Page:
"And there is no reason to think that the aggressor will stop or that Crimea will be enough."

What is most disturbing, he adds, is that Russia is "drenched in tears of joy and full of singing and dancing. This is a bad signal for us and the whole of Europe".

My thoughts: yet another comparison with Hitler and Hitler’s Germany – the reaction in Germany to Hitler’s actions compared to Russian reaction to Putin’s in Crimea.

"This is the day when the scales should fall from the eyes of Western people” -- Jerzy Haszczynski, Poland's Rzeczpospolita newspaper

Putin's Speech (English translation)

-- I believe this is his Mein Kampf and we better listen to what he is saying to know what will happen. 
To figure out what Putin may do, don't listen to what he says to the West and Ukraine, listen to what he says here. Note what he says about southeastern Ukraine. You could reasonably conclude that he said "Unfortunately . . . the USSR fell apart" and those words are in the context of his remarks on the unforeseen division of Ukraine from Russia (remember his quote on the greatest geopolitical disaster of the 20th century was the breakup of the Soviet Union). Also, a very important section is when he decries the division of ethnic Russians into different countries. His charges against the current Ukrainian interim government, "Kiev is the mother of Russian cities," and the rights of millions of Russians in Ukraine all point to the idea that we have a president in Russia determined to place all ethnic Russians in the region under one roof.  This is what I believe he will do.  And the Crimean model may be how he will seek to accomplish much of it.  Western and Ukrainian reaction hasn't discouraged it or caused him to re-think the costs of his plans but quite the opposite.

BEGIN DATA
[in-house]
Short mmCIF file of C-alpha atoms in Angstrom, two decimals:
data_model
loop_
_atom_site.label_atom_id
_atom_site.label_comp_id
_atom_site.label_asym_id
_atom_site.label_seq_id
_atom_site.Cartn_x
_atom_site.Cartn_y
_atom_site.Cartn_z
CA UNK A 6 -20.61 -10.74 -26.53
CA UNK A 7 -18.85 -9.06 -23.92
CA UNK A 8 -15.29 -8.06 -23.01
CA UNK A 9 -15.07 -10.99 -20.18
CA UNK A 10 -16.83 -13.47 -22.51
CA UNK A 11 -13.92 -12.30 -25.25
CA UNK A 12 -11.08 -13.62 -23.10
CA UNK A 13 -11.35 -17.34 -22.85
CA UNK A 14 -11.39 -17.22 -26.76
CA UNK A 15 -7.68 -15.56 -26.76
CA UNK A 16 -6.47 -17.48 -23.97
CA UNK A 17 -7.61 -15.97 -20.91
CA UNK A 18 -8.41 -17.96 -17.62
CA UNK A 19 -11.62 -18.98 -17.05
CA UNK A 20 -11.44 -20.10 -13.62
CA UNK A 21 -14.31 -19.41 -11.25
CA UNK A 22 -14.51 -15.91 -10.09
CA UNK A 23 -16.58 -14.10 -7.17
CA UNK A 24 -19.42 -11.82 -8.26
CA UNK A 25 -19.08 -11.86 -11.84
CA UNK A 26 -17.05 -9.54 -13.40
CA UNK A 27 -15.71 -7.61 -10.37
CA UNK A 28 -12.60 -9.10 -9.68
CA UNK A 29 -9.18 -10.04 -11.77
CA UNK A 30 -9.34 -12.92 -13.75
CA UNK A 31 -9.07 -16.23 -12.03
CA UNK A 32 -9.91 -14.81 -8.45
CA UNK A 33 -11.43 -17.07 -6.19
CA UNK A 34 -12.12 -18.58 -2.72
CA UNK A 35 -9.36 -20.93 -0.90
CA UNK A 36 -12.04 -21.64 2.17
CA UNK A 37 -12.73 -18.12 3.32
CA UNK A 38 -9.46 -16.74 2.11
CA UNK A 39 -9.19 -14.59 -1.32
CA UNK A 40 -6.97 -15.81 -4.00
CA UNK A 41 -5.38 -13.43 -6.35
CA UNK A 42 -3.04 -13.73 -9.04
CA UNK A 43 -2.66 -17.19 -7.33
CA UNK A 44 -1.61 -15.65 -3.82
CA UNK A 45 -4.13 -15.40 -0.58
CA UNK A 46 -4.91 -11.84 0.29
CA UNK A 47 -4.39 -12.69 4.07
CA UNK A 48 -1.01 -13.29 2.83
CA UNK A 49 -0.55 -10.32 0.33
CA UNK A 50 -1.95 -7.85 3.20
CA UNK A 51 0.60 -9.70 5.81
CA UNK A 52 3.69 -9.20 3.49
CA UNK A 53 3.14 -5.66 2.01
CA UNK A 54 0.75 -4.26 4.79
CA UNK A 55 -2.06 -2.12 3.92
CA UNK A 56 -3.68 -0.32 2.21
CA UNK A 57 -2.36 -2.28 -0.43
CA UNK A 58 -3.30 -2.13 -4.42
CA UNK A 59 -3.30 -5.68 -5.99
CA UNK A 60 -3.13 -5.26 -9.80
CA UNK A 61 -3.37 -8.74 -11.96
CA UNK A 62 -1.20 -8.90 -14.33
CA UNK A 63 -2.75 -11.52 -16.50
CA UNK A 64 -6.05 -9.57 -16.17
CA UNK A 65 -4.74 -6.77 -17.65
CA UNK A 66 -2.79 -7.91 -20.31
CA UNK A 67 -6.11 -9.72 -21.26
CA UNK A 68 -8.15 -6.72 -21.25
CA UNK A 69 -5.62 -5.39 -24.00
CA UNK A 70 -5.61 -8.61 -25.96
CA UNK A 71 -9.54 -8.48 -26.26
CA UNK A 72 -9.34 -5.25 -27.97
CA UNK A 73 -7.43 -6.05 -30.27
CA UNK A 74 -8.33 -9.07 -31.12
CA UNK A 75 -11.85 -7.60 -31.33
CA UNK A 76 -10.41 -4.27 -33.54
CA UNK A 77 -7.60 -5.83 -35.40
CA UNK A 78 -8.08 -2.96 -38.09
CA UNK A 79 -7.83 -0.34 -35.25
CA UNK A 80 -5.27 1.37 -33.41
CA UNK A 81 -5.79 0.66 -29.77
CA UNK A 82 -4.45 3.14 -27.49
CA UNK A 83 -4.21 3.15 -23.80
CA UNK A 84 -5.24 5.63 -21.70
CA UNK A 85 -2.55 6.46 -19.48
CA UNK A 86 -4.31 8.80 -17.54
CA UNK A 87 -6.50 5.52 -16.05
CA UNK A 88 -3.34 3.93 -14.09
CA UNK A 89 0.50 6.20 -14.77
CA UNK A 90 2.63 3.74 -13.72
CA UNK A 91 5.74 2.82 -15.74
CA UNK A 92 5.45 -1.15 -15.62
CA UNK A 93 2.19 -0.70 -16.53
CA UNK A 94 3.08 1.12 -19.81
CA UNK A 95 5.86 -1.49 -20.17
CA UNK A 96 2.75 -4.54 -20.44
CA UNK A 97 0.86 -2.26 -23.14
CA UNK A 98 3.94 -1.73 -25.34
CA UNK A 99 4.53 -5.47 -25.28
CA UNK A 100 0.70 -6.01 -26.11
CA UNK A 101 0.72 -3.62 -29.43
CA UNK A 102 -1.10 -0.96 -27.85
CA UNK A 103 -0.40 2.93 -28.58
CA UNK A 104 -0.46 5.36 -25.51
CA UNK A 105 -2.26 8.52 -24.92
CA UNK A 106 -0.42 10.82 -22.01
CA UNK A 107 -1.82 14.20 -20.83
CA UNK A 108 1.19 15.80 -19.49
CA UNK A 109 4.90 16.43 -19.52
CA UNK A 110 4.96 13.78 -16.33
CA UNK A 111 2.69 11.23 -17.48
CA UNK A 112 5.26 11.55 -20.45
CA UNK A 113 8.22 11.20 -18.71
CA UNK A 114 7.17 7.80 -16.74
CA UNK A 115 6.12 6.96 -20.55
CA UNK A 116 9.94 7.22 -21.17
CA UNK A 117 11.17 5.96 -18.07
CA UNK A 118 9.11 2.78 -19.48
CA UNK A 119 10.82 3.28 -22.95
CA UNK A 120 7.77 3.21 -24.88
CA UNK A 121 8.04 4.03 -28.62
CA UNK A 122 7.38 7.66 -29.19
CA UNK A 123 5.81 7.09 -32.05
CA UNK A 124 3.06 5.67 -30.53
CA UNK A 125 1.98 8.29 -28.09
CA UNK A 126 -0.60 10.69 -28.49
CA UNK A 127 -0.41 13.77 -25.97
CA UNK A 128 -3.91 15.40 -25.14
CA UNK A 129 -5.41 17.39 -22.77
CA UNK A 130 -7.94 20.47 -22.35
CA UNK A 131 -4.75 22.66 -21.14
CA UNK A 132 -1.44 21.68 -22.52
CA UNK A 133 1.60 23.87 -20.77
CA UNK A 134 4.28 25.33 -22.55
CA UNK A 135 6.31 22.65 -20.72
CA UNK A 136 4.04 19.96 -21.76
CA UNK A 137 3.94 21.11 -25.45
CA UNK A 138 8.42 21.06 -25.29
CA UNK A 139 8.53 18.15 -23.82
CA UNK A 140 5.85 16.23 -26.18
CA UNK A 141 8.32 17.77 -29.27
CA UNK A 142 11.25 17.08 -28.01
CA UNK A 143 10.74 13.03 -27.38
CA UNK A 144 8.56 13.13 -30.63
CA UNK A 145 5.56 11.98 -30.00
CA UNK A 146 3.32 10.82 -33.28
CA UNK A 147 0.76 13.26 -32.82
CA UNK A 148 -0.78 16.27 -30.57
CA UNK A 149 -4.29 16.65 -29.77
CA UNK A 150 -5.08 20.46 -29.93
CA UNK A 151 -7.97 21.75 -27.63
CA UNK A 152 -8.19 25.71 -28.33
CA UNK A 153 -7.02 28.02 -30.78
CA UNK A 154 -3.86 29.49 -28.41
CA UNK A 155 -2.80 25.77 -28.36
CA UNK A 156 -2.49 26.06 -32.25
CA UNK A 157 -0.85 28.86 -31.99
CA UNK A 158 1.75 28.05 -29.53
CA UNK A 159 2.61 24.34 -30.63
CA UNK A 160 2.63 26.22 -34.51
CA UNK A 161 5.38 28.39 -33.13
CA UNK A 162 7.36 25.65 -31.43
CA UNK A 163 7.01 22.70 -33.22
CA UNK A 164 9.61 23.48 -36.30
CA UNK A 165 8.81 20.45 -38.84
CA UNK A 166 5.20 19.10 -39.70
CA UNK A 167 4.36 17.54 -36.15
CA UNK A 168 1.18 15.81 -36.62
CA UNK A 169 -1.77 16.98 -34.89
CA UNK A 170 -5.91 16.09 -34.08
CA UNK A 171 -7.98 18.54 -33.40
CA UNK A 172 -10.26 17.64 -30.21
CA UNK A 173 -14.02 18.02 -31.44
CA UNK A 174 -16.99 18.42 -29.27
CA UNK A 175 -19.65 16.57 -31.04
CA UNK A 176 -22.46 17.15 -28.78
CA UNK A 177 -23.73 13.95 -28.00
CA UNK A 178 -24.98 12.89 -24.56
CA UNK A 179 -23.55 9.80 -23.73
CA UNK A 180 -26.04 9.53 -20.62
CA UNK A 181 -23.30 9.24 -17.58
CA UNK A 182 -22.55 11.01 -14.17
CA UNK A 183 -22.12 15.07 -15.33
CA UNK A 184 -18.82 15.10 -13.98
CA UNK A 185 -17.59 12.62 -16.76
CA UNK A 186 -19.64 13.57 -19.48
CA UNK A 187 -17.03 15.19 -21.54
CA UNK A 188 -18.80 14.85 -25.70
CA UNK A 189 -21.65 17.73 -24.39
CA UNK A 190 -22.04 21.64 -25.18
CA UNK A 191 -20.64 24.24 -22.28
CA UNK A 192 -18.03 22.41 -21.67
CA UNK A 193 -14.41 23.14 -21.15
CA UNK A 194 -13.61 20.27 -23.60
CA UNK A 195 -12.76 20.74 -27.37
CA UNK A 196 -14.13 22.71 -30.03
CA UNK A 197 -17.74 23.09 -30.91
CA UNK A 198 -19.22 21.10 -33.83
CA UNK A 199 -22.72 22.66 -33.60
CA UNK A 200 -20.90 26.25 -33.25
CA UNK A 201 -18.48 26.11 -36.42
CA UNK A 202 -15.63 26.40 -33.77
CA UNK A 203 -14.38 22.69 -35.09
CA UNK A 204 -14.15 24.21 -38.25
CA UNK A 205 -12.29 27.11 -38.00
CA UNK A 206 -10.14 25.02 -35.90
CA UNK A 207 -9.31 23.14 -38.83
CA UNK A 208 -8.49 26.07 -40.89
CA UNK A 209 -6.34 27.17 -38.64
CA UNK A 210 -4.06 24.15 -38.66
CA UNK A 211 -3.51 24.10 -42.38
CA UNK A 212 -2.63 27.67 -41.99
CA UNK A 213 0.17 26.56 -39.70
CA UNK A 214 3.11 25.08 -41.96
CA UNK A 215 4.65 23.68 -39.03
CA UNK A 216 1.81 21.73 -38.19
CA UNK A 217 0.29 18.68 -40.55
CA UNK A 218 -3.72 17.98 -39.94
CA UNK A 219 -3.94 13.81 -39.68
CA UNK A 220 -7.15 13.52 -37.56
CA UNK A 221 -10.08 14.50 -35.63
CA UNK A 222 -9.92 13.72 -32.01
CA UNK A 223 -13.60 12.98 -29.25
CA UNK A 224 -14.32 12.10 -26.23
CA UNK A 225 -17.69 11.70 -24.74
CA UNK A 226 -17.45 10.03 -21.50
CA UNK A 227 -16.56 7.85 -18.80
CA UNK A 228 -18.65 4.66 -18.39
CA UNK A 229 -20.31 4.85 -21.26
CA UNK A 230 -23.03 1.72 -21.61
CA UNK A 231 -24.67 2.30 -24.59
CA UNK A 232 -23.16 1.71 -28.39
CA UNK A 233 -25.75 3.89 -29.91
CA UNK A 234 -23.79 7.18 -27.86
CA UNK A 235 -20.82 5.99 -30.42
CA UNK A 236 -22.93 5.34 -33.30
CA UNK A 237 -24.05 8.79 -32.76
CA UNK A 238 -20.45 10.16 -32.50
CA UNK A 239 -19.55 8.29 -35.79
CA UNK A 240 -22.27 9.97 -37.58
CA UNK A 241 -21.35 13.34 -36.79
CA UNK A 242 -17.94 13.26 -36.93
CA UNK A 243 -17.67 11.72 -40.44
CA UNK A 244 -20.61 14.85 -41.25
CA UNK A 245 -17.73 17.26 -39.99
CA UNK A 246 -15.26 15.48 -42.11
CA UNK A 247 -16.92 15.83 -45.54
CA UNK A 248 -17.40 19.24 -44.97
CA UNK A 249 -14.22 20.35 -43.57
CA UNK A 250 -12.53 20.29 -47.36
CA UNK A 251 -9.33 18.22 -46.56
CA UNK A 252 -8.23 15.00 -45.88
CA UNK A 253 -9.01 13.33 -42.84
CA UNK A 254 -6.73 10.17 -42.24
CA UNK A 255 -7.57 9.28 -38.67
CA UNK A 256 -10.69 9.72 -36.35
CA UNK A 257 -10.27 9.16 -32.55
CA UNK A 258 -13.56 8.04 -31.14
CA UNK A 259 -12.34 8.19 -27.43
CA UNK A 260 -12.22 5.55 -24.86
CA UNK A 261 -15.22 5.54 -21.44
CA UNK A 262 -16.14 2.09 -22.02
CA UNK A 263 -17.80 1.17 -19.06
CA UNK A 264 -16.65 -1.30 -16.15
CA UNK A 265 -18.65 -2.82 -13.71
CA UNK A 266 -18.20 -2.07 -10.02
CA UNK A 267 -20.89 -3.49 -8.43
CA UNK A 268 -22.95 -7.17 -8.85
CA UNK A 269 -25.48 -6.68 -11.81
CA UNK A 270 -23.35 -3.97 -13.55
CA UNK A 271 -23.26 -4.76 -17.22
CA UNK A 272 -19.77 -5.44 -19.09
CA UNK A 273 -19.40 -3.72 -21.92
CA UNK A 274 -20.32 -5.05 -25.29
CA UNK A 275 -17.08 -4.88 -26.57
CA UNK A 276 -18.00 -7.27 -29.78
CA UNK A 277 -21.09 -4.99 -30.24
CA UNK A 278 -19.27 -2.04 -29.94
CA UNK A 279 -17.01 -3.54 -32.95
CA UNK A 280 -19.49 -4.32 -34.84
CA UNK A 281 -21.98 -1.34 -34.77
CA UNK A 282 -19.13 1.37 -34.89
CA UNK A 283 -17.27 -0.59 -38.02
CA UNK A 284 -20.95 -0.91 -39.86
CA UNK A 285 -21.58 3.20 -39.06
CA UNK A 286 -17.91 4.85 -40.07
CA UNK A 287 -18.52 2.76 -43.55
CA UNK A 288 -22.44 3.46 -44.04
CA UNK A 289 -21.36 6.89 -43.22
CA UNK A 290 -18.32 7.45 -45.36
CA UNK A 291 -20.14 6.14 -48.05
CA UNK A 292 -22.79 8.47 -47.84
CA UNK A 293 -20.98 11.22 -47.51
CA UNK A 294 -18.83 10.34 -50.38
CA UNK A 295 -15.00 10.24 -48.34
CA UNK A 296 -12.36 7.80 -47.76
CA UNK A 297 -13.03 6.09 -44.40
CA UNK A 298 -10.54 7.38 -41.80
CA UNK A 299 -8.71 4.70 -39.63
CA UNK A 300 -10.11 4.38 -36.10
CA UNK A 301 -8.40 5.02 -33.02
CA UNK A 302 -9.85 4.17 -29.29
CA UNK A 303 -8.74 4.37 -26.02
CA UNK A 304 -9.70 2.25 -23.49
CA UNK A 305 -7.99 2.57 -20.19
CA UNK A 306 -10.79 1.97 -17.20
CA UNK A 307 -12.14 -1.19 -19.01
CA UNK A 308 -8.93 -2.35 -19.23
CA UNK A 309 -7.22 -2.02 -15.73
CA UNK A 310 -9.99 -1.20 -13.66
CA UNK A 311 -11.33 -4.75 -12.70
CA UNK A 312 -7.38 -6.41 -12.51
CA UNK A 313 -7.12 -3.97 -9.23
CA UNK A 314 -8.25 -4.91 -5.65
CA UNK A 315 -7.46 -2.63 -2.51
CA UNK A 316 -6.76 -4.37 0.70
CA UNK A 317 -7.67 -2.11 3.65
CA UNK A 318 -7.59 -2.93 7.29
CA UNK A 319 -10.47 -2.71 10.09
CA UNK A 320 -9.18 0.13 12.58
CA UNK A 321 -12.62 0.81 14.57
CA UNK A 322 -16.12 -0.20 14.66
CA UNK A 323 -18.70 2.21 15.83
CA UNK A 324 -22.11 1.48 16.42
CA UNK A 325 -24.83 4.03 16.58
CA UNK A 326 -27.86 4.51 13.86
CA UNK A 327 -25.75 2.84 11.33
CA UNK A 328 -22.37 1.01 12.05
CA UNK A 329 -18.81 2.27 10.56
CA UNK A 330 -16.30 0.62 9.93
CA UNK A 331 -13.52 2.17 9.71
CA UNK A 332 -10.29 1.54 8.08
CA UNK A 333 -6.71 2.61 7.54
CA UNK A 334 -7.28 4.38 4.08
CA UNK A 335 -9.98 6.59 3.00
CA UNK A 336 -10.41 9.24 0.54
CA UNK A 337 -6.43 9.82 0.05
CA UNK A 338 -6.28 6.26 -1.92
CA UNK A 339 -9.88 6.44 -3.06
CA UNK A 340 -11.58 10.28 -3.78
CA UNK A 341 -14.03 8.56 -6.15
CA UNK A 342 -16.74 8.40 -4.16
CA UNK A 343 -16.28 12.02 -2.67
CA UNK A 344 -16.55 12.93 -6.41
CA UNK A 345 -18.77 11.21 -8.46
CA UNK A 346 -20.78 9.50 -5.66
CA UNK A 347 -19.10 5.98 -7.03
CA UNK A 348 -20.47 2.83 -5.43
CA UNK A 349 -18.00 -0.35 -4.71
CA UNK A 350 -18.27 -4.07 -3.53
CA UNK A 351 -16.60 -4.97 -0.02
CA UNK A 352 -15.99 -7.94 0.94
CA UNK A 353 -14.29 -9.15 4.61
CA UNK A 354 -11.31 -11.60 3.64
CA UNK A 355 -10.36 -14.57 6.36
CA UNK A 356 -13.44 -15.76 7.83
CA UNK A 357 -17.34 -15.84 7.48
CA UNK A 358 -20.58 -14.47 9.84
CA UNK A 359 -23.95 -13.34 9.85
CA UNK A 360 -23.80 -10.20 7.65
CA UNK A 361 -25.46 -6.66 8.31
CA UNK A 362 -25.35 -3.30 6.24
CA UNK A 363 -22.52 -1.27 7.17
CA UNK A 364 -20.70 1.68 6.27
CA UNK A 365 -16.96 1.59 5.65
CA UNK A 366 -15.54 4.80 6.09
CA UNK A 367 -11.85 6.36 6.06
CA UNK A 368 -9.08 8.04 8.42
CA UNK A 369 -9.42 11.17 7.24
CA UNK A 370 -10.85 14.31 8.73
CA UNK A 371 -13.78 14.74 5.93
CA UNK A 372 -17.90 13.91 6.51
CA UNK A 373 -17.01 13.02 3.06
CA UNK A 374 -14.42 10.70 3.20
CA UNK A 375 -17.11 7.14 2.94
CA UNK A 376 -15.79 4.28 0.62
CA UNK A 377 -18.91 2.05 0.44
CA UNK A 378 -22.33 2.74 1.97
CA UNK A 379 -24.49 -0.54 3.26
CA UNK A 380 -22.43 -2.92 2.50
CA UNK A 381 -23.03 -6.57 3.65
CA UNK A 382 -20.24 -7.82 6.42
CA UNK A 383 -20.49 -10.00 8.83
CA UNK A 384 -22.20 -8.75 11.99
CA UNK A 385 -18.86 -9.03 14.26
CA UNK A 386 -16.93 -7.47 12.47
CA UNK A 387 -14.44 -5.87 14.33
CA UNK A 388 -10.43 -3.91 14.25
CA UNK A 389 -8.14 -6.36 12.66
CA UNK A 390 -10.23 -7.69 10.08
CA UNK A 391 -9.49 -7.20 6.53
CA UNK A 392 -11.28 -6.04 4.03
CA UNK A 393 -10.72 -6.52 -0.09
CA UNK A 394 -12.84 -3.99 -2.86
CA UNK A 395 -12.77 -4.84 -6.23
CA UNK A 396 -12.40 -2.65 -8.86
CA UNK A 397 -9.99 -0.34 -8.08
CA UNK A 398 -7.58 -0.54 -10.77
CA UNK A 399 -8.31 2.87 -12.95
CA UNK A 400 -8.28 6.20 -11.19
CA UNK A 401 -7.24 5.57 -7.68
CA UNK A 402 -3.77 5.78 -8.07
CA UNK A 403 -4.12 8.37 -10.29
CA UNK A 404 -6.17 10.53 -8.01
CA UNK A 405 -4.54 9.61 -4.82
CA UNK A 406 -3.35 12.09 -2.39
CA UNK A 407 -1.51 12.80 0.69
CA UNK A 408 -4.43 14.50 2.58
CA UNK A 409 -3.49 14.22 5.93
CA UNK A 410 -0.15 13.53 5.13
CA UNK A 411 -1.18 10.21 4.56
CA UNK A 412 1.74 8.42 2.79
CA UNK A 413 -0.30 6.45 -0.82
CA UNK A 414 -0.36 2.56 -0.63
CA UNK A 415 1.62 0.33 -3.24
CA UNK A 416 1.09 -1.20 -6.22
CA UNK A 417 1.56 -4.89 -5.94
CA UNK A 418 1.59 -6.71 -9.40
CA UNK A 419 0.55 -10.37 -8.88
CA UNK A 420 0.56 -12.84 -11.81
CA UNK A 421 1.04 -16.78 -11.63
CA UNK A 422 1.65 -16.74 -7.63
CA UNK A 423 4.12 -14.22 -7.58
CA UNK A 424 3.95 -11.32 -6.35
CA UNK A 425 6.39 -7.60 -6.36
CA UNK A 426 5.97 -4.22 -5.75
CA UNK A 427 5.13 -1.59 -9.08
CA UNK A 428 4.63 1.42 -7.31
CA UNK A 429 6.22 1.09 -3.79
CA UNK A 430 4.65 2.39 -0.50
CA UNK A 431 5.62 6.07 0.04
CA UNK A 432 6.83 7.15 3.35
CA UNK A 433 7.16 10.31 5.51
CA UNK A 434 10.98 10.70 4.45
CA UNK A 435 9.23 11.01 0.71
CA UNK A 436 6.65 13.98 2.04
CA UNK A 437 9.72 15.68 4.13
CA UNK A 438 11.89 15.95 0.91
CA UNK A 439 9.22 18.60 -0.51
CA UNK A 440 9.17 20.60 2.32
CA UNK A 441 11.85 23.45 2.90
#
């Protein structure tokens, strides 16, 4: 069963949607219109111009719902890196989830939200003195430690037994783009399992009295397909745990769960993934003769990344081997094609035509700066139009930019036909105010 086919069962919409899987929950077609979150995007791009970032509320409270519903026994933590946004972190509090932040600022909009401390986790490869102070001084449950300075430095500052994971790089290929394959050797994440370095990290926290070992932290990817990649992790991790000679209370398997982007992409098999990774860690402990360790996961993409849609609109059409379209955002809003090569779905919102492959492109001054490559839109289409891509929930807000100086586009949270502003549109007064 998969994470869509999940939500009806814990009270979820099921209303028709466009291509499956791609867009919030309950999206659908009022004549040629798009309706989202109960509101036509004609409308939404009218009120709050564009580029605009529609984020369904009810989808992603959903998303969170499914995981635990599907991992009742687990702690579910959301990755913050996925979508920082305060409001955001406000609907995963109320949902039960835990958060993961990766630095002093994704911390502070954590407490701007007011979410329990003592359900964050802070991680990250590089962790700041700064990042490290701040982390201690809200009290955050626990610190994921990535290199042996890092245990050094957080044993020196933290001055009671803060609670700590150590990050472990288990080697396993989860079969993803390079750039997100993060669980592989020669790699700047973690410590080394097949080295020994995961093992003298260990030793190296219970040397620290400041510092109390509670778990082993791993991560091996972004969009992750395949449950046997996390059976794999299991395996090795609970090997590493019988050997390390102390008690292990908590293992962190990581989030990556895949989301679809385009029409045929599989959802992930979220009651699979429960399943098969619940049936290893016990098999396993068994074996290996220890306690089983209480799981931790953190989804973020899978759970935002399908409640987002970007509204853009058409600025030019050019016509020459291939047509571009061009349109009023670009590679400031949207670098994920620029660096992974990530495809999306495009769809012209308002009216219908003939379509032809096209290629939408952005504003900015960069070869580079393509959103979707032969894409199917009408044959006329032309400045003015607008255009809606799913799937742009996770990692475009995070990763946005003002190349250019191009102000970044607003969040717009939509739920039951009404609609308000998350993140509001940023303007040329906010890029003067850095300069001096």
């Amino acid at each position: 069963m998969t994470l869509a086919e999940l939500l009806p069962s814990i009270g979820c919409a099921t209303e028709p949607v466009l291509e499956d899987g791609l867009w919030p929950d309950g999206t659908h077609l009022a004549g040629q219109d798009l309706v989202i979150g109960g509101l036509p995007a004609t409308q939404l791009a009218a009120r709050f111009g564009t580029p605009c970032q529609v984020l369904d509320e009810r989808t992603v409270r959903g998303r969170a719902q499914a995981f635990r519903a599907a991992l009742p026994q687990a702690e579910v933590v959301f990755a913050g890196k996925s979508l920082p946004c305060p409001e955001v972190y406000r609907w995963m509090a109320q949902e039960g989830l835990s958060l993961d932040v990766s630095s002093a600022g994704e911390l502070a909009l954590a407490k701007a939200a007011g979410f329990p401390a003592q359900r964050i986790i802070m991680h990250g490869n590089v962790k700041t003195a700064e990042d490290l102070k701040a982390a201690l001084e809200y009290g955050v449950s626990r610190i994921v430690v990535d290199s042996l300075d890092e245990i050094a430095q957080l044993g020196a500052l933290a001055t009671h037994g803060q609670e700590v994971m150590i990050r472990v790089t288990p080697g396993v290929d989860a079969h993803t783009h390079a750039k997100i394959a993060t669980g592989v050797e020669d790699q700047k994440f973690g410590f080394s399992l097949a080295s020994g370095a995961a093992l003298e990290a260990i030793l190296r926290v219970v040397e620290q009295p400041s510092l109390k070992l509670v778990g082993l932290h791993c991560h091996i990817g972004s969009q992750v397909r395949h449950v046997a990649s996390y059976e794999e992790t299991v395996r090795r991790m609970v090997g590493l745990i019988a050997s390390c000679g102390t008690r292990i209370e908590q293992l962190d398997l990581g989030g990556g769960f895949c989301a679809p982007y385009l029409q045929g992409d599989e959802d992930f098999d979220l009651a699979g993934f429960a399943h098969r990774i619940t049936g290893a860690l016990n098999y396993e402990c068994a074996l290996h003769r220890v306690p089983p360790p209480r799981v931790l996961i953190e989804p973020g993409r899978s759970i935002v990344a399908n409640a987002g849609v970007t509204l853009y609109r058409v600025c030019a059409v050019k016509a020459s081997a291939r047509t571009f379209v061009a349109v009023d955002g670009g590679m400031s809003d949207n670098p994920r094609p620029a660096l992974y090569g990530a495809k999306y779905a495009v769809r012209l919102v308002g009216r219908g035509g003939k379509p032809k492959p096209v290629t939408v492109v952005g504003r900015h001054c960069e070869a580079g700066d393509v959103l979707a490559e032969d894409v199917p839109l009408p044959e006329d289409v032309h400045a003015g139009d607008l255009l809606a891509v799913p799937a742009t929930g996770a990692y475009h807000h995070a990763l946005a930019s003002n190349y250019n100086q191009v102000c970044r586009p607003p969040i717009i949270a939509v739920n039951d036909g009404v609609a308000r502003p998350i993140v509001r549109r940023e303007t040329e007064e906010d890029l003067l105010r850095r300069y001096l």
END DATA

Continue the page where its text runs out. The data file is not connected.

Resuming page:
Check out this map of "Ancient Rus" and the location of both Kiev and Moscow  -- in the speech, Putin referenced Ancient Rus.

Opinion: Putin's breathtaking lies about Russia
By Alexander J. Motyl

updated 6:03 AM EDT, Thu March 20, 2014

"Listening to Putin, one could easily forget that Russia is and for many centuries has been the largest country in the world and that it acquired its territories by imperialist expansion often accompanied by genocide and ethnic cleansing."

Crimea is just Putin’s ‘opening game,’ says Swedish foreign minister Carl Bildt

“I think that Crimea is the opening game,” he said. “It is not that President Putin is primarily interested in Crimea. He is interested in Ukraine.”

“If you read carefully what President Putin said in his big speech in the Kremlin the day before yesterday, what he says there about sort of historical claims and those sorts of things, apply not only to Crimea but also to southern parts of Ukraine.”

“I’m pretty convinced that his real agenda is not Crimea, but Kiev.”

Moldova tells Russia: don't eye annexation here

By Alexander Tanas

The president of ex-Soviet Moldova warned Russia on Tuesday against considering any move to annex his country's separatist Transdniestria region in the same way that it has taken control of Crimea in Ukraine.

The president's comments came one day after the speaker of Transdniestria's separatist parliament, during a trip to Moscow, urged Russia to incorporate his mainly Russian-speaking region, which split away from Moldova in 1990.